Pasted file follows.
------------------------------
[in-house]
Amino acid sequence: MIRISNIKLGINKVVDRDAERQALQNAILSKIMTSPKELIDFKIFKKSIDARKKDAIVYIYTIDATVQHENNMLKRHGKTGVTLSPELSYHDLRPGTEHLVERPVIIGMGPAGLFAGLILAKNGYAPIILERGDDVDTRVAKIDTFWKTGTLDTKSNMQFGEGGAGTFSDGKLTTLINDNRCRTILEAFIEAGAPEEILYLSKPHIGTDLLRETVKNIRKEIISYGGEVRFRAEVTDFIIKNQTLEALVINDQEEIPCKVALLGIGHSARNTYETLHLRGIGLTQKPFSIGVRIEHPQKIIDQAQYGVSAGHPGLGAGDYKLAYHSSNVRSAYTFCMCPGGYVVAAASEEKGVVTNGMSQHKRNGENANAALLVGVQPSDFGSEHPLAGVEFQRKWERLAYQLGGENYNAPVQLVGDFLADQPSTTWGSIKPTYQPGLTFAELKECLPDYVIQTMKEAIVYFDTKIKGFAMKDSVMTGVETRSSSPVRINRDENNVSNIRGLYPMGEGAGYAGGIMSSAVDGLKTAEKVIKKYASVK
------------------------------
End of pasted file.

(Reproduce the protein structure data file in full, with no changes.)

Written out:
[in-house]
Amino acid sequence: MIRISNIKLGINKVVDRDAERQALQNAILSKIMTSPKELIDFKIFKKSIDARKKDAIVYIYTIDATVQHENNMLKRHGKTGVTLSPELSYHDLRPGTEHLVERPVIIGMGPAGLFAGLILAKNGYAPIILERGDDVDTRVAKIDTFWKTGTLDTKSNMQFGEGGAGTFSDGKLTTLINDNRCRTILEAFIEAGAPEEILYLSKPHIGTDLLRETVKNIRKEIISYGGEVRFRAEVTDFIIKNQTLEALVINDQEEIPCKVALLGIGHSARNTYETLHLRGIGLTQKPFSIGVRIEHPQKIIDQAQYGVSAGHPGLGAGDYKLAYHSSNVRSAYTFCMCPGGYVVAAASEEKGVVTNGMSQHKRNGENANAALLVGVQPSDFGSEHPLAGVEFQRKWERLAYQLGGENYNAPVQLVGDFLADQPSTTWGSIKPTYQPGLTFAELKECLPDYVIQTMKEAIVYFDTKIKGFAMKDSVMTGVETRSSSPVRINRDENNVSNIRGLYPMGEGAGYAGGIMSSAVDGLKTAEKVIKKYASVK